This study evaluates technological catch-up in the electronics industry by Chinese indigenous firms compared with foreign firms operating in the country. We make use of firm-level data for the period 2001–2012, a period during which the Chinese government encouraged engagement with foreign partners and entry into the global supply chain in hopes of fostering technology transfer. We apply data envelope analysis to estimate group technology frontiers for private, state, and foreign firms, and decompose total factor productivity growth into technological change and technical efficiency change. The picture that emerges is one of mixed success. Indigenous firms on the cutting edge have pushed their group productivity frontier outward at a rapid pace even as the broad mass of indigenous firms has slipped further inside this expanding frontier. For private firms as a whole, the strongest period for technological catch-up was the mid-2000s, with progress relative to the foreign standard slowing again after that. Achievement has been greatest in sub-industries at the lower end of the technological ladder (e.g., appliances)and less notable at the upper end (e.g., computers). Evidence of a contribution by research and development and by worker training is found only beyond a cumulative threshold and for firms advantaged by location or joint venture partnership.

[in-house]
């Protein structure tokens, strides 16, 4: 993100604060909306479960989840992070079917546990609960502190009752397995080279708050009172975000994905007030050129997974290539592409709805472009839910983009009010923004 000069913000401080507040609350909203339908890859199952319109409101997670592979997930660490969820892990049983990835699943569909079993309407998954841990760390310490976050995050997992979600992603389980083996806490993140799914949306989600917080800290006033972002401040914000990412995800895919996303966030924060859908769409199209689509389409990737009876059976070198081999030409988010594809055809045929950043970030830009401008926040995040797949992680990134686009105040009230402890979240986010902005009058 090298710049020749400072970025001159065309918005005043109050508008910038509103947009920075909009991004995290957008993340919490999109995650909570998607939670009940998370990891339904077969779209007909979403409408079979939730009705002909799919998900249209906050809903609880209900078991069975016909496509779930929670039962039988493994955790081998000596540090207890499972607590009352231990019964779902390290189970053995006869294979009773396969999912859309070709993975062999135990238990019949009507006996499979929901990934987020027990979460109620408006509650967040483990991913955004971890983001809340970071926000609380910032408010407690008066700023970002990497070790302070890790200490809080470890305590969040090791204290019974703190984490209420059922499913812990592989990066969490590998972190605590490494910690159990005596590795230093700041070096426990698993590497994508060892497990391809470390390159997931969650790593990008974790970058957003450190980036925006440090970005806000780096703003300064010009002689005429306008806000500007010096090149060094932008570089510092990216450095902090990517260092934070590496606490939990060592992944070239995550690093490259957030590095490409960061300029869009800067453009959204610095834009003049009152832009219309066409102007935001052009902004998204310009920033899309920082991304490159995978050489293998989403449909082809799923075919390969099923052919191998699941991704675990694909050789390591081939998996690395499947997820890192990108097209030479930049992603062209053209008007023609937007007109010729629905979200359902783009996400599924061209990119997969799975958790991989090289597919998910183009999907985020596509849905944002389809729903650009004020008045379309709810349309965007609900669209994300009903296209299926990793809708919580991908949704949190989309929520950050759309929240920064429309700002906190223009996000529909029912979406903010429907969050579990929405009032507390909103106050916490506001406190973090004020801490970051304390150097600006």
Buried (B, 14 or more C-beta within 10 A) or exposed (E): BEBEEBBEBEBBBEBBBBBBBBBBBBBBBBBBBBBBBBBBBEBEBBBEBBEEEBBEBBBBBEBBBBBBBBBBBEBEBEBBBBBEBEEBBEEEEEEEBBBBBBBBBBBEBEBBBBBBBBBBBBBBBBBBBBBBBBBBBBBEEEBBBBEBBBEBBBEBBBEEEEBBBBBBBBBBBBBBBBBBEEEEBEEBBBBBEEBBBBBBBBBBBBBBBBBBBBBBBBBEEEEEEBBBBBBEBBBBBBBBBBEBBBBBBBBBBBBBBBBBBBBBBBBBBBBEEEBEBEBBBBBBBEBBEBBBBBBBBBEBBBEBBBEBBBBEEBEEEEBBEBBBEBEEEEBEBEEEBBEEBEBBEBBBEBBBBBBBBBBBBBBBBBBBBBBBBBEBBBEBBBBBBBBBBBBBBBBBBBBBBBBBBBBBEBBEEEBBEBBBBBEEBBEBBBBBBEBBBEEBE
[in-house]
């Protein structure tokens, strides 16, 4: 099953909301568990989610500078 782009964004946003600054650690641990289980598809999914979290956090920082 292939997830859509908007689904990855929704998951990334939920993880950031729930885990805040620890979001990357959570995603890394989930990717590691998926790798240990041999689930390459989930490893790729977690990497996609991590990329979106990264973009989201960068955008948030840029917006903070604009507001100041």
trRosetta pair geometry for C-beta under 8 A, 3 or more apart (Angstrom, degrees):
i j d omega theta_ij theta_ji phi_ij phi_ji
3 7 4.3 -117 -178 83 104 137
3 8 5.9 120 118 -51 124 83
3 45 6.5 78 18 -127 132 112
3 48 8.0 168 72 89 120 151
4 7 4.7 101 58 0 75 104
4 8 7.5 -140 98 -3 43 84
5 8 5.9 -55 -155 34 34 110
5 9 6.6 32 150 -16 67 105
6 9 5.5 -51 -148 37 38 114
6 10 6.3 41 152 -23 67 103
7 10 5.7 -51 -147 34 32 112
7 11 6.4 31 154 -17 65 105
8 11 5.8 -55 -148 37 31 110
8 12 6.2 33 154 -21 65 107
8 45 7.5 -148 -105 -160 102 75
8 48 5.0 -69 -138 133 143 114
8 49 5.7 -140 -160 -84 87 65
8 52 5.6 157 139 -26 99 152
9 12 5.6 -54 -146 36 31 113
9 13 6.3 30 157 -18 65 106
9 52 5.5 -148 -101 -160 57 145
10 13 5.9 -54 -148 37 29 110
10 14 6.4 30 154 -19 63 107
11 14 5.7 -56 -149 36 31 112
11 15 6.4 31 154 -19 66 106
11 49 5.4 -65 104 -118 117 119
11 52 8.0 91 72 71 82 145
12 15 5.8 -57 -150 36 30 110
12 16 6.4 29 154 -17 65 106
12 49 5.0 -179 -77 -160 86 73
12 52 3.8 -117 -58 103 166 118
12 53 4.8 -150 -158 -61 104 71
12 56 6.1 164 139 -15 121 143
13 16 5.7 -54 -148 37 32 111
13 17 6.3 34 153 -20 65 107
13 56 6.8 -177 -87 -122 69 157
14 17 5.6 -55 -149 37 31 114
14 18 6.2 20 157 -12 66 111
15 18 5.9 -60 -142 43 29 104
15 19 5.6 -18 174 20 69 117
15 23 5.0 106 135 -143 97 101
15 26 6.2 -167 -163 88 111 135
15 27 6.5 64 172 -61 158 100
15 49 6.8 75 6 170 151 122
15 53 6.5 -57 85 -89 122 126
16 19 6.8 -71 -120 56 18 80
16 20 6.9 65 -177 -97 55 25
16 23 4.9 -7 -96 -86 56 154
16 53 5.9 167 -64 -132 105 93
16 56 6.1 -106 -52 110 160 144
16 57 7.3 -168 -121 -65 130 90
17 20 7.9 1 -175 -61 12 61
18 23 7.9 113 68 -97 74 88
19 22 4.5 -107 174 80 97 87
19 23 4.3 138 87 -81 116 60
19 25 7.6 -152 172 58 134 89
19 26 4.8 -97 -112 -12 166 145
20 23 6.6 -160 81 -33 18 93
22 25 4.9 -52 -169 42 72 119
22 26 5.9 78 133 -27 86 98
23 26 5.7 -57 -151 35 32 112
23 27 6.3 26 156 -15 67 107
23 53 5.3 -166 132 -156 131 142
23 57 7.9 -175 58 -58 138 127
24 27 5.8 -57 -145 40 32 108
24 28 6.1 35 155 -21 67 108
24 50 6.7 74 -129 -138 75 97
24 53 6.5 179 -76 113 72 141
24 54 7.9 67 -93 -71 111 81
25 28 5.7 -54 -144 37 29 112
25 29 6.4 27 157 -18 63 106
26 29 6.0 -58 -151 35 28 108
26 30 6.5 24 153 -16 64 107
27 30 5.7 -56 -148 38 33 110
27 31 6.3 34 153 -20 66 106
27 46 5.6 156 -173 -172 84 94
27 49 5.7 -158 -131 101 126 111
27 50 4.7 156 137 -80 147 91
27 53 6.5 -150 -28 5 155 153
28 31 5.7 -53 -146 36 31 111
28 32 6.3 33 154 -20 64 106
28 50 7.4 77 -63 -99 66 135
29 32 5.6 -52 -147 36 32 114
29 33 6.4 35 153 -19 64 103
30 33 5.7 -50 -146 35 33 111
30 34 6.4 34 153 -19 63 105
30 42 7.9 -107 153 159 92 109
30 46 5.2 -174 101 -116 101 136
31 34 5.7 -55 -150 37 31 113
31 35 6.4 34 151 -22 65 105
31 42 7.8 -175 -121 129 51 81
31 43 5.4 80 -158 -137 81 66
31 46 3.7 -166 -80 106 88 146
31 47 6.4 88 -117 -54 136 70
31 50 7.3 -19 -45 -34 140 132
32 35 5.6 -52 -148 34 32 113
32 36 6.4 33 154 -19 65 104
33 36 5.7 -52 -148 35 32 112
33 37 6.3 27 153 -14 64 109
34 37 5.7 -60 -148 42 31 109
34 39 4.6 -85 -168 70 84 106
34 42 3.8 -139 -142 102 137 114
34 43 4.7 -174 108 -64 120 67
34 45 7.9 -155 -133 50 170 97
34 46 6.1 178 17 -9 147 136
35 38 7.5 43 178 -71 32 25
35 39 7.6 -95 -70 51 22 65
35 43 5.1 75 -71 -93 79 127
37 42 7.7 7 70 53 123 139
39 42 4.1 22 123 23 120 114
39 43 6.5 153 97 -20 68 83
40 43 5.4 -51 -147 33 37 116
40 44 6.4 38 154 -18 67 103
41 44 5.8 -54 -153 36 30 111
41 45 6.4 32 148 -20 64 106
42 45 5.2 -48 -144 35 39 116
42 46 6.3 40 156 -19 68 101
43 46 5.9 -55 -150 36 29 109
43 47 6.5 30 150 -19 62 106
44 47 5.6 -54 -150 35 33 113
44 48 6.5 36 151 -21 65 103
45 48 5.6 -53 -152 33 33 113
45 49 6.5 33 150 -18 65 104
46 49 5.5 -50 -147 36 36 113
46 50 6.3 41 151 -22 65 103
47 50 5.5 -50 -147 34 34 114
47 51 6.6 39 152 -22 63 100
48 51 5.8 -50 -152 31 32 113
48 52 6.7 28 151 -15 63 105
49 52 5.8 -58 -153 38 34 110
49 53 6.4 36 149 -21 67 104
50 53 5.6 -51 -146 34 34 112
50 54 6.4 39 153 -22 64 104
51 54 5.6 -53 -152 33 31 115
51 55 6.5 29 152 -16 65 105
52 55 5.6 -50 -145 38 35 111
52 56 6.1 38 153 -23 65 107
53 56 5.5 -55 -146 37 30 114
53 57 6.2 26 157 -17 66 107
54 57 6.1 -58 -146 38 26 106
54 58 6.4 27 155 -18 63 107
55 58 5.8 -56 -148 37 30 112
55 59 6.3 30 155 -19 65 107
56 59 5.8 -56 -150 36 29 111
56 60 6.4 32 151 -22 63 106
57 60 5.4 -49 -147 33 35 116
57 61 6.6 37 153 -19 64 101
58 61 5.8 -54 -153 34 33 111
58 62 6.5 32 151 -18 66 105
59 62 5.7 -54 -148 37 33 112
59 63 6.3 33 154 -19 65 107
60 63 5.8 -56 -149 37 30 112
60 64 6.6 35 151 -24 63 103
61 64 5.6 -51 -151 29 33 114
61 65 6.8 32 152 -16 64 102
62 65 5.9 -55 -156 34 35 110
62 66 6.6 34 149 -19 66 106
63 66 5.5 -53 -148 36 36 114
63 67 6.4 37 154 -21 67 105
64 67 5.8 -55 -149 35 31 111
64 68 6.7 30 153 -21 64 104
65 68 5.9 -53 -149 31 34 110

- Malmquist index decomposition
- Supply chain
- Technological catch-up